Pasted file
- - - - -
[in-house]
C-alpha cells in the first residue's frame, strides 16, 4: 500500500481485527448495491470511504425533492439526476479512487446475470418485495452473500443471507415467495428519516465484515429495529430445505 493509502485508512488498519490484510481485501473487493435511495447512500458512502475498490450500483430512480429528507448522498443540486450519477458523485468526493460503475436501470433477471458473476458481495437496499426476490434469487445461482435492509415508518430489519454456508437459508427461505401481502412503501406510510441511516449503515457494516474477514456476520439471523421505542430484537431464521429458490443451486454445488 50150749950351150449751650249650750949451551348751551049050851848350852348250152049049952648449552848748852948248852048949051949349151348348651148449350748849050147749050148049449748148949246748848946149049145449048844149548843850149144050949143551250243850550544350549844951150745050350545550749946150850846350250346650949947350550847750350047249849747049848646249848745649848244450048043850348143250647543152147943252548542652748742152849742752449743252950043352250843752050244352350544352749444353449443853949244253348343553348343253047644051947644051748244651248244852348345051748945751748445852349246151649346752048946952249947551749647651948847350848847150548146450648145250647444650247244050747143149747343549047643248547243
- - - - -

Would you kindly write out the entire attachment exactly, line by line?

[in-house]
C-alpha cells in the first residue's frame, strides 16, 4: 500500500481485527448495491470511504425533492439526476479512487446475470418485495452473500443471507415467495428519516465484515429495529430445505 493509502485508512488498519490484510481485501473487493435511495447512500458512502475498490450500483430512480429528507448522498443540486450519477458523485468526493460503475436501470433477471458473476458481495437496499426476490434469487445461482435492509415508518430489519454456508437459508427461505401481502412503501406510510441511516449503515457494516474477514456476520439471523421505542430484537431464521429458490443451486454445488 50150749950351150449751650249650750949451551348751551049050851848350852348250152049049952648449552848748852948248852048949051949349151348348651148449350748849050147749050148049449748148949246748848946149049145449048844149548843850149144050949143551250243850550544350549844951150745050350545550749946150850846350250346650949947350550847750350047249849747049848646249848745649848244450048043850348143250647543152147943252548542652748742152849742752449743252950043352250843752050244352350544352749444353449443853949244253348343553348343253047644051947644051748244651248244852348345051748945751748445852349246151649346752048946952249947551749647651948847350848847150548146450648145250647444650247244050747143149747343549047643248547243